Part One, In Which One Thing Leads Clearly To Another
I got Austin Kleon’s Show Your Work from the library because someone on Facebook or somewhere posted his great “How to Support an Artist You Love” list and then I googled him.
[Go look at it then come back.]
[Welcome back. It’s great, right?]
I liked Show Your Work, which is to say I agree, it seems pretty smart about trying to be an artist in that which is our now, how to get out there, how to connect, how to show your work. (Also, he quotes Dan Chaon, Alison Bechdel, Cyndi Lauper, and John Le Carre, so what’s not to like.)
In it, in one of the sections, Kleon talks about the destructive “lone genius” myth and how the other way to look at it is that “great ideas are often birthed by a group of creative individuals—artists, curators, thinkers, theorists, and other tastemakers—who make up an ‘ecology of talent’.” Which Brian Eno calls a “scenius.” And how the internet is a big bunch of various sceniuses. And how that’s cool.
Part Two, In Which One Thing Might Lead to Another
In one of Kleon’s sentences in Show Your Work there’s a list I like: “books, skeletons, jewels, shells, art, plants, minerals, taxidermy specimens, stones”.
I like lists. The kind of lists that come in sentences. I keep notebooks of them. Disembodied lists without subject or point, without attribution, chained up by commas or just ‘and’s, that I have read and have written down.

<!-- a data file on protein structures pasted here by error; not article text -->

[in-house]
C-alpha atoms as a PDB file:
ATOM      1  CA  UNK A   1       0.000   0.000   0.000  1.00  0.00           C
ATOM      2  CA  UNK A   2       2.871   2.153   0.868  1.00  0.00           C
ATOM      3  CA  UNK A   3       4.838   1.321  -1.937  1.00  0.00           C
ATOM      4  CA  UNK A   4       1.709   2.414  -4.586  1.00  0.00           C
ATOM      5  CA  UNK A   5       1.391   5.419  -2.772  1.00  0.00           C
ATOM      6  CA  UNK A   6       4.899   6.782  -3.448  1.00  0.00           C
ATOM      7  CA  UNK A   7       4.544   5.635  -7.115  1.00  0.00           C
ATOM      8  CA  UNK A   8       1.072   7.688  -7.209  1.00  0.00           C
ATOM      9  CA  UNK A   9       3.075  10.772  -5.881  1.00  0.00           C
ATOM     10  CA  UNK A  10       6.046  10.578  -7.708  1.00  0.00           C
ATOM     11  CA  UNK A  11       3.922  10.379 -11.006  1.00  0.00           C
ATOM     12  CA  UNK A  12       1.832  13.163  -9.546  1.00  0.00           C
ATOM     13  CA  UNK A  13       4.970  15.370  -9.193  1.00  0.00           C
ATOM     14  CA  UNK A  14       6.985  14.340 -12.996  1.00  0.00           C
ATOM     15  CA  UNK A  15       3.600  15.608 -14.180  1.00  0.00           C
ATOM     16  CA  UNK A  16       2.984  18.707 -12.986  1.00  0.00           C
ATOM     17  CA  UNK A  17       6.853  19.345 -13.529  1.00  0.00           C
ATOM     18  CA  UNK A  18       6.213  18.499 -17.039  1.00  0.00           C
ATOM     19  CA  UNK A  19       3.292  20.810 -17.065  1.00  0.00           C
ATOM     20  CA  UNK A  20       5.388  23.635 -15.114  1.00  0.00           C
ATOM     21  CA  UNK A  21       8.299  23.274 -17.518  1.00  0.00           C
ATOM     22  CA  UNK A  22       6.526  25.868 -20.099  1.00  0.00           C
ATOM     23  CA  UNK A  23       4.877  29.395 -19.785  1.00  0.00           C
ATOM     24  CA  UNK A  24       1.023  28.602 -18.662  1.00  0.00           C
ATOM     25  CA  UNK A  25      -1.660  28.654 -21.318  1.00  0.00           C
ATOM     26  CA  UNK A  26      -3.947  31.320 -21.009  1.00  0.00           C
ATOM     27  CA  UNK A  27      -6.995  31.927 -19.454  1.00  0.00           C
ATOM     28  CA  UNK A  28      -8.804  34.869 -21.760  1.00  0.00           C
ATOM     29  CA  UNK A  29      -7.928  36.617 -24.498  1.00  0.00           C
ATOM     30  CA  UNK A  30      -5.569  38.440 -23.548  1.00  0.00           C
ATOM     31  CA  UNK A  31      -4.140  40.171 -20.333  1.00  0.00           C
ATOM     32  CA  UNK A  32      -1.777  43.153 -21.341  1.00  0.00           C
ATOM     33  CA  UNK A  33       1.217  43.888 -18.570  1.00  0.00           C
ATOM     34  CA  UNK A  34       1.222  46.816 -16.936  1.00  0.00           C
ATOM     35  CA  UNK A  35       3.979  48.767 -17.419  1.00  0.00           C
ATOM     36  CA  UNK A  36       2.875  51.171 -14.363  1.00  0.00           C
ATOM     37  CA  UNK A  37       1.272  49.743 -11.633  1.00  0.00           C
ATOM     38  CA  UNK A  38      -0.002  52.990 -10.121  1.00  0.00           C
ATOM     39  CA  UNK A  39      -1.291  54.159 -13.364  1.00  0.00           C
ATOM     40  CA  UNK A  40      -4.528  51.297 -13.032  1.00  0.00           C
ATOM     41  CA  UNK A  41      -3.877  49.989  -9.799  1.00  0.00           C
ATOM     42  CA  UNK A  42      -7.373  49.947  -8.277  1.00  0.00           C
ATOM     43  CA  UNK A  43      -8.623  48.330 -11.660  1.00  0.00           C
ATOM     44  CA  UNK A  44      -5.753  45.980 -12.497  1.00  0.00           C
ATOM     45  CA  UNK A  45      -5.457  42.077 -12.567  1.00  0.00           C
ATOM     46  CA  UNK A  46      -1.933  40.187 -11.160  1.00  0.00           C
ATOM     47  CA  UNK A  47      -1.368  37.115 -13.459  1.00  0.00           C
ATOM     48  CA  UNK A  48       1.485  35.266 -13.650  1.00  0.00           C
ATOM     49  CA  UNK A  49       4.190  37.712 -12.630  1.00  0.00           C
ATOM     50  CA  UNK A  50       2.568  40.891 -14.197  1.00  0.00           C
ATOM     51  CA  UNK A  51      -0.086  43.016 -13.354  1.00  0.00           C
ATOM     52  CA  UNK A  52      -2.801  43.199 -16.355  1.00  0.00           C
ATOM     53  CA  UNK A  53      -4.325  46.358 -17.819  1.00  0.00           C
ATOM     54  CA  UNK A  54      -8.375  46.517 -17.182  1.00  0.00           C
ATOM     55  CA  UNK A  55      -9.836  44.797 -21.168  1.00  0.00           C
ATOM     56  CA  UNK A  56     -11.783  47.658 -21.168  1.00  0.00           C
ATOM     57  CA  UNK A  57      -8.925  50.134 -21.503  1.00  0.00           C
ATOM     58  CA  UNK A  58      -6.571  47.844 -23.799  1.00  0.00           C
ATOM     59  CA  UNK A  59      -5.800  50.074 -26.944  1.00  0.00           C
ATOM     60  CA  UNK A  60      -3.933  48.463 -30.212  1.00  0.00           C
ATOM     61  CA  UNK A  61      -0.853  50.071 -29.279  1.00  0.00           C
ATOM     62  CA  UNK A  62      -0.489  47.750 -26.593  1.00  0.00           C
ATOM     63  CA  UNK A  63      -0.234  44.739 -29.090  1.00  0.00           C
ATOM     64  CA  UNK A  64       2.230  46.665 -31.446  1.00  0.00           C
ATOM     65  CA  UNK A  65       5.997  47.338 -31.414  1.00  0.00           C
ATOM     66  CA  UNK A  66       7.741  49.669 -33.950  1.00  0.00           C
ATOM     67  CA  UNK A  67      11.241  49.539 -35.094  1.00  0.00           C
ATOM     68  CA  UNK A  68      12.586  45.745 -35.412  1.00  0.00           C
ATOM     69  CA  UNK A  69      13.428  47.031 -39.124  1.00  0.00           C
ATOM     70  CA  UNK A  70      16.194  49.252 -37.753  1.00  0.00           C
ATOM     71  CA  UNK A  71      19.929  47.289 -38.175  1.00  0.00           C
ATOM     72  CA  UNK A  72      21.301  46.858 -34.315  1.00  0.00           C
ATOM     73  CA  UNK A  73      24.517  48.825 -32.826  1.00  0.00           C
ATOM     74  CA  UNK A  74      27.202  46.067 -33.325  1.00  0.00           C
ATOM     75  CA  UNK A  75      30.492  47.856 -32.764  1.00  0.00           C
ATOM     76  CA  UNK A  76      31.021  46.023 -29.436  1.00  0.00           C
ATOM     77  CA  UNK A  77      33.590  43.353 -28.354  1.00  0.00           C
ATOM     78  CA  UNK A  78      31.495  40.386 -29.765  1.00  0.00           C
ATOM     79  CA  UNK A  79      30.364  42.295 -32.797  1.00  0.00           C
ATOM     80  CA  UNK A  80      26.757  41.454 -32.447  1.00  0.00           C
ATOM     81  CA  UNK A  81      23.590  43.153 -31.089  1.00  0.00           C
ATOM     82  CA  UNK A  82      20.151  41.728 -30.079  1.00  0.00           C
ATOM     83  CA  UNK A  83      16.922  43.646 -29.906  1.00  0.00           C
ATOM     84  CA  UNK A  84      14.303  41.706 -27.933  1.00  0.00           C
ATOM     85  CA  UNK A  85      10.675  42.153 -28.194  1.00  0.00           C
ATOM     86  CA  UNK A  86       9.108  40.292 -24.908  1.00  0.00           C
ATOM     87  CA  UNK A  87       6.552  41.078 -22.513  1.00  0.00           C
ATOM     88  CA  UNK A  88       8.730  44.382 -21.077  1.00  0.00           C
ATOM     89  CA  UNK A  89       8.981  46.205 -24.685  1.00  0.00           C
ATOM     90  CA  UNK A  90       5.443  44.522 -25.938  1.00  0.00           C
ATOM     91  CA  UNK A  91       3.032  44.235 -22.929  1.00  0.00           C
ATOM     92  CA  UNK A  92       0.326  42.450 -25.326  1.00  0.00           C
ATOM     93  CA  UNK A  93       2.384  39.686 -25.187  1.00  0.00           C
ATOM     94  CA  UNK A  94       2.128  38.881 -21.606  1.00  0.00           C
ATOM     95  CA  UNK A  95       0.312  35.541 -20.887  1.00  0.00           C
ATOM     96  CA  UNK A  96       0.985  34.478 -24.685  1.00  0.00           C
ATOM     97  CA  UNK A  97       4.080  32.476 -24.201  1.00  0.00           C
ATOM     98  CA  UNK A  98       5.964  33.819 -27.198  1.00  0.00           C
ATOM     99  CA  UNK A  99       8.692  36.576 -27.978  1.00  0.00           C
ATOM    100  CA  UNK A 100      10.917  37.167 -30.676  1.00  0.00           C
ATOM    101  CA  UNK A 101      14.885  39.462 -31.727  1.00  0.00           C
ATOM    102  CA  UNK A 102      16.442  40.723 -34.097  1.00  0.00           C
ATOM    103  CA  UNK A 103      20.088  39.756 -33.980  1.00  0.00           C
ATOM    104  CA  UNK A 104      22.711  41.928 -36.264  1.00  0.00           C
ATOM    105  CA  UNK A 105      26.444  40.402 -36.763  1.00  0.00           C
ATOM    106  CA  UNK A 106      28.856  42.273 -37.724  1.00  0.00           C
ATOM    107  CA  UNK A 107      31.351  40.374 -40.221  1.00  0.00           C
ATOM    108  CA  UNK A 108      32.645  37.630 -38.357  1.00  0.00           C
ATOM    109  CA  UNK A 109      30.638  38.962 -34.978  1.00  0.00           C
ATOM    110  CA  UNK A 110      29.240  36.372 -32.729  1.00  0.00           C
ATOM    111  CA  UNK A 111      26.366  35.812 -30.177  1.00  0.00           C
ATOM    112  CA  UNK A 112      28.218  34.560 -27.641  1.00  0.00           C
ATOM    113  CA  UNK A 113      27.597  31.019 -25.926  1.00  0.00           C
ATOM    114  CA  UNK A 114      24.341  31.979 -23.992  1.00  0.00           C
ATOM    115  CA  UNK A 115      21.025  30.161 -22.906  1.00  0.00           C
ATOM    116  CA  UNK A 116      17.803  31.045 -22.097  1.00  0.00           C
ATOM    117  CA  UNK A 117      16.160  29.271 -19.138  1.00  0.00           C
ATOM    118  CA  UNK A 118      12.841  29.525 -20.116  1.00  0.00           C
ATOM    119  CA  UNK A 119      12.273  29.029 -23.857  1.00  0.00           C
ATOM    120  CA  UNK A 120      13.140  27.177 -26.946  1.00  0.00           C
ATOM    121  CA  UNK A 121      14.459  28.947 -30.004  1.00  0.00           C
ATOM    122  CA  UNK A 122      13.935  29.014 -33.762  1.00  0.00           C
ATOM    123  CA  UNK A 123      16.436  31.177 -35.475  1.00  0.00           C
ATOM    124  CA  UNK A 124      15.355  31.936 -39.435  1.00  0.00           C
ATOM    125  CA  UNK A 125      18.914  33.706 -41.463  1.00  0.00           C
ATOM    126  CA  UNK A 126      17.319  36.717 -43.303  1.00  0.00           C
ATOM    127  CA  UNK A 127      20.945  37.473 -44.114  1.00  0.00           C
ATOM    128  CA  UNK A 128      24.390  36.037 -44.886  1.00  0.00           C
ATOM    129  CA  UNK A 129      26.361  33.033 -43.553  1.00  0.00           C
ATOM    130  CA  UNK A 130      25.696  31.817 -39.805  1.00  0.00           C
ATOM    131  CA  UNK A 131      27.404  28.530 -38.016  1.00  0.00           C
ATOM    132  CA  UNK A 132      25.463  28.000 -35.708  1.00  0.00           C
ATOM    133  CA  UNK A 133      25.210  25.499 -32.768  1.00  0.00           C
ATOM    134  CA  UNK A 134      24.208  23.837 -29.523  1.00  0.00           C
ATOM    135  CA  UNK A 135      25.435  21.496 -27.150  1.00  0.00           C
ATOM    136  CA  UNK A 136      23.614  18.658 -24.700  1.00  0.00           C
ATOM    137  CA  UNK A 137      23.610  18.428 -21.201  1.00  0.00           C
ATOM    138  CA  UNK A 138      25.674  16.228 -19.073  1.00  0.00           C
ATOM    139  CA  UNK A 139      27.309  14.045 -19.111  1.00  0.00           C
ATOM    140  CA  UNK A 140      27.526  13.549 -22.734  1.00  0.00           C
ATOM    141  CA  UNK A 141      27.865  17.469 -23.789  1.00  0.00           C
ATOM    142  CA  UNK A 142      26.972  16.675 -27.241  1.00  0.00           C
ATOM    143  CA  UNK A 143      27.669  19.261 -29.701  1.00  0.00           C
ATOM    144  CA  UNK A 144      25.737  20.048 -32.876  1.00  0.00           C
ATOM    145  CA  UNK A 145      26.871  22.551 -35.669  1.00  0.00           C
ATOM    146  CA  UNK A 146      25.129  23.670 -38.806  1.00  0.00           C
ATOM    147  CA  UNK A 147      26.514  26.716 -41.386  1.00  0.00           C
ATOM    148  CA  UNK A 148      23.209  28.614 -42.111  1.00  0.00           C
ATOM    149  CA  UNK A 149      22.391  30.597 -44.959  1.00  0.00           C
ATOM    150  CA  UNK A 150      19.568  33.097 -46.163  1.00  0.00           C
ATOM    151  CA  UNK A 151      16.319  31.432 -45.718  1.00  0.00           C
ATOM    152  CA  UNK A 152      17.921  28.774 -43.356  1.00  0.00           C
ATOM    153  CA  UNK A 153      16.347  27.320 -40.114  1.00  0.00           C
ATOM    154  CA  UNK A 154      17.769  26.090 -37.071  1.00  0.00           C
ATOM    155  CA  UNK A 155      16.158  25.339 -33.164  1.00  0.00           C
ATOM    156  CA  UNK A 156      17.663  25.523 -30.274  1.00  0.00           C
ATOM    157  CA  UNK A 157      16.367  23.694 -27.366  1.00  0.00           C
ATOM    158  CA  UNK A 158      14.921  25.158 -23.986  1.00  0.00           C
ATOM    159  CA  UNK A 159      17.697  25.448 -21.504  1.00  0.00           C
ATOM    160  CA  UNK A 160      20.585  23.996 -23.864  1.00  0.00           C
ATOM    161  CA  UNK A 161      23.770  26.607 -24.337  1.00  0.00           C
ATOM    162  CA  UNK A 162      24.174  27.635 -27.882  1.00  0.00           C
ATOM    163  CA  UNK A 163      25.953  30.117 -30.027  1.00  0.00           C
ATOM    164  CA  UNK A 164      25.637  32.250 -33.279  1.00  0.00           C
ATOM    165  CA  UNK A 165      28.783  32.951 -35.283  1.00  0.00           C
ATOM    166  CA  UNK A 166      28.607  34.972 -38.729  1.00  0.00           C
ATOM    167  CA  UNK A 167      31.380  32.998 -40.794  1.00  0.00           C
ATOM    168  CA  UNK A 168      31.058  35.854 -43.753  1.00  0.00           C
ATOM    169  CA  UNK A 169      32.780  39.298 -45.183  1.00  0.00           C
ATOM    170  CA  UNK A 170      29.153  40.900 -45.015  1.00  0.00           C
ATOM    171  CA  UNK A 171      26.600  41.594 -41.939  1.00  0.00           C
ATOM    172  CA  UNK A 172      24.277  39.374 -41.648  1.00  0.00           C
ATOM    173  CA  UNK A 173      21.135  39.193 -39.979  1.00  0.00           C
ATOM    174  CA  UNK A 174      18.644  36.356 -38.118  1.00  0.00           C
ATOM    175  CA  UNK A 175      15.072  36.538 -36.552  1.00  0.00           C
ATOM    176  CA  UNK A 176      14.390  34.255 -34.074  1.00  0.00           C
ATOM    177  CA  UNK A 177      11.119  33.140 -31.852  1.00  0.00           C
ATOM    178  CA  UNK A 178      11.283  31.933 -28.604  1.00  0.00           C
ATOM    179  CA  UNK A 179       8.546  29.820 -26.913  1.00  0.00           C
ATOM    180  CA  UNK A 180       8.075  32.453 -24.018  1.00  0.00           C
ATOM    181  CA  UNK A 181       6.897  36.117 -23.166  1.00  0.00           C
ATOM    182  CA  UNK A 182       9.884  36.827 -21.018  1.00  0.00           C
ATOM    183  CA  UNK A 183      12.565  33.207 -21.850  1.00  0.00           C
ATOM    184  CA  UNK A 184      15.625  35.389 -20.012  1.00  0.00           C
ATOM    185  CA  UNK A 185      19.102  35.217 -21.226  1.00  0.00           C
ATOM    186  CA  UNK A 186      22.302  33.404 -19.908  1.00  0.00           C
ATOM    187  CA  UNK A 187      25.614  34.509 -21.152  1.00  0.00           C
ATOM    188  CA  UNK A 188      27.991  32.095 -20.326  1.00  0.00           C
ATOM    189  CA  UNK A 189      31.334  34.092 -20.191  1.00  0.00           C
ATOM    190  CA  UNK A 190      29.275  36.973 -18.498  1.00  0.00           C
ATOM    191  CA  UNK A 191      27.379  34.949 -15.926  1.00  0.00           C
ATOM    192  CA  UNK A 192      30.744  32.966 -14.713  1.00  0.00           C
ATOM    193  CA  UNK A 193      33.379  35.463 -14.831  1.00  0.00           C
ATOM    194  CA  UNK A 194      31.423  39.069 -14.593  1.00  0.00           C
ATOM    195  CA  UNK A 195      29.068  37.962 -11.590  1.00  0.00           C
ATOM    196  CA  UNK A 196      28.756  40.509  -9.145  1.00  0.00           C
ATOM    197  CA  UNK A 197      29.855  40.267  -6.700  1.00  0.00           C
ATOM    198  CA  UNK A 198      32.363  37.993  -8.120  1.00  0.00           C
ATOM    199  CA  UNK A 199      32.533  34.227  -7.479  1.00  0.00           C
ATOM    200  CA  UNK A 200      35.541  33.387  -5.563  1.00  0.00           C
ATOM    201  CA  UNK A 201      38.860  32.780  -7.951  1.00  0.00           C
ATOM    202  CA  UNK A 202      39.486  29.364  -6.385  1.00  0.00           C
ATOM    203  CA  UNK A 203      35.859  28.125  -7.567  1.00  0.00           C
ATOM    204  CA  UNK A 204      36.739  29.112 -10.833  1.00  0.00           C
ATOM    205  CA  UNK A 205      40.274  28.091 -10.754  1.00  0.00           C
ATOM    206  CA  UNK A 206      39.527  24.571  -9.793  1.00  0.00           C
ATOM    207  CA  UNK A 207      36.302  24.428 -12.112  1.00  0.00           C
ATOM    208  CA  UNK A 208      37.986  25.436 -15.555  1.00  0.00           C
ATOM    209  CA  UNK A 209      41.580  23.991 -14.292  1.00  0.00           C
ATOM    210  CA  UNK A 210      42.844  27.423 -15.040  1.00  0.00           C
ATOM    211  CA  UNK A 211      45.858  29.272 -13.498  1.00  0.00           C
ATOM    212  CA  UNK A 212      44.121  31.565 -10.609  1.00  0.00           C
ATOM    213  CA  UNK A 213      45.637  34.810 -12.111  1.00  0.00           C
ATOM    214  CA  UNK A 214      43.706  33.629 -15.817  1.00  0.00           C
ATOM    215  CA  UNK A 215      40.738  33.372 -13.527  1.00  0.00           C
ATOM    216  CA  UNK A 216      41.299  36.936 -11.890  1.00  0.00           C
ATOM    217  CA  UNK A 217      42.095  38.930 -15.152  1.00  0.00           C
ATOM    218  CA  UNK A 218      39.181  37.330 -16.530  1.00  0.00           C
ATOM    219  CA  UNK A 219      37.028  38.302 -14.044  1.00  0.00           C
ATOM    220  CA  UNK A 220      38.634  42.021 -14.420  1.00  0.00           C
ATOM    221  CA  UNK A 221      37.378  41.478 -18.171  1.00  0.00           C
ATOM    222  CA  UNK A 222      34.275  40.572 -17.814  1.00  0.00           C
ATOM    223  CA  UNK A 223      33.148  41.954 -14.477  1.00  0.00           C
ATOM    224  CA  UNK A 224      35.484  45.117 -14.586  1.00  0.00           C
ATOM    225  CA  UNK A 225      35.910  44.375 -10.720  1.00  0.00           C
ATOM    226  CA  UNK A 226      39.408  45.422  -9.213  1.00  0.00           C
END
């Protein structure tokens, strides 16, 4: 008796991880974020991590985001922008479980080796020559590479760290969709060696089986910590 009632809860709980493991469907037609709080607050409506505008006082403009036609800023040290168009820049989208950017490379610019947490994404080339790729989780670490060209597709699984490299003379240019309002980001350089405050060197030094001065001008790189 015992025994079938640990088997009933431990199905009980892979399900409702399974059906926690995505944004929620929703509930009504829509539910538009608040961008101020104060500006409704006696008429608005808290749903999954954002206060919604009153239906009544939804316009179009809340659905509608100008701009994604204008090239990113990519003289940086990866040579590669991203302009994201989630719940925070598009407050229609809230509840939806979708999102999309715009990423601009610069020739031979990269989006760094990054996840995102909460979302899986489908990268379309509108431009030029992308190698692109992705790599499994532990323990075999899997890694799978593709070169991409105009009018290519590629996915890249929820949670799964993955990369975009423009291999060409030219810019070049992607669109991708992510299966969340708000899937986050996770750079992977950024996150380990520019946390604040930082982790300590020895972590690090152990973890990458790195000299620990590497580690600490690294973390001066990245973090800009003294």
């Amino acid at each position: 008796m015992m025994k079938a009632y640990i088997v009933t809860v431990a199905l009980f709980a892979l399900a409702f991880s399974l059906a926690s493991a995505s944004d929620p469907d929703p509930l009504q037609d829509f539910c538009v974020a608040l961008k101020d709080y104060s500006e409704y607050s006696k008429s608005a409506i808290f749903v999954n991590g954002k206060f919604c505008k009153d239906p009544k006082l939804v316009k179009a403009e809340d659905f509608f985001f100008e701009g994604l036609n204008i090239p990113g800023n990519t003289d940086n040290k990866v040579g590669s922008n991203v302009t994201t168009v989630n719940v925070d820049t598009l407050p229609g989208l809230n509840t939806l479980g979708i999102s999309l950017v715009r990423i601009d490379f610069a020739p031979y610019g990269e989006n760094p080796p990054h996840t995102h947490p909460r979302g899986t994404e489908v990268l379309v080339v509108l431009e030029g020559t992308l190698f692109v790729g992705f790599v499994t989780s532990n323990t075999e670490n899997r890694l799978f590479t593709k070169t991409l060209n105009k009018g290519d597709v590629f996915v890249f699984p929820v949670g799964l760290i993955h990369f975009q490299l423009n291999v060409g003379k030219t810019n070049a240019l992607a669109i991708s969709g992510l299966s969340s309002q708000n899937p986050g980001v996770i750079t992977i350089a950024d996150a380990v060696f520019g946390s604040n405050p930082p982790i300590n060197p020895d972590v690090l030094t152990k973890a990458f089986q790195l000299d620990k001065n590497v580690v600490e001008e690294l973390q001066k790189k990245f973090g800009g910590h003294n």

– books, paintings, plate
– tempermental oxen, rusted bullets, thievery, and dysentery
– alter space and time, create vivid illusion, cast a spell
– your bleach, your booze, your flaming hot pokers
– of friendship, of camaraderie, of everything that’s necessary
– gross, drunken, irresponsible, self-dramatizing, and astonishingly witty
– data-intense, design-simple, word-sized
– lives, landmarks, and scents
– black, very English, jaded, fired up, horny and bored
– cartoons, Granny glasses, and French horns
I have no idea why I keep them.
I have a certain idea why I like them, but to stop in my reading and write them down whenever they appear? What’s up with that? I don’t really use lists that much in my poetry. But whatever. I don’t care. It feels important.
Important to notice them, to write them down, all of them, and it feels like it will someday lead my work somewhere. I know enough about making my own art to trust that feeling, the feeling that isn’t that one where “or am I just procrastinating” is definitely a valid debate.
Show your work, Kleon says, share your drafts. This isn’t a draft, I didn’t write these lists, but the act of collecting them is somehow a work in progress.
– stiff competition, rowdy or indifferent clients, hostile civic authorities
– arcane, obscure, and impossible to categorize
– impudent pamphleteering, phantastical interluding, and desperate libeling
– her exemplary TV marriage, her maternal wisdom, the sheer amazingness of her hair
– living artists, American art, representational art, Pepsi-Cola contest winners
– new, strange, unheard
Poetry Month ain’t over yet! I’m still over on Twitter daily, tweeting and re-tweeting cool poems and #poetrymonth stuff. I’ll do a full recap later, but here are a few poetry-world things I have particularly enjoyed stumbling upon this month:
- A video of seven British poets who are in the current issue of Ploughshares reading their work aloud (lovely poems, lovely accents)
- The hashtag #shakespeareclickbait
- This minute-and-a-half or so stop-motion bookstore video
- These awesome poetry book covers (which, breadcrumb to breadcrumb, leads to this extraordinary website and a whole slew of books I would like to own please, thanks)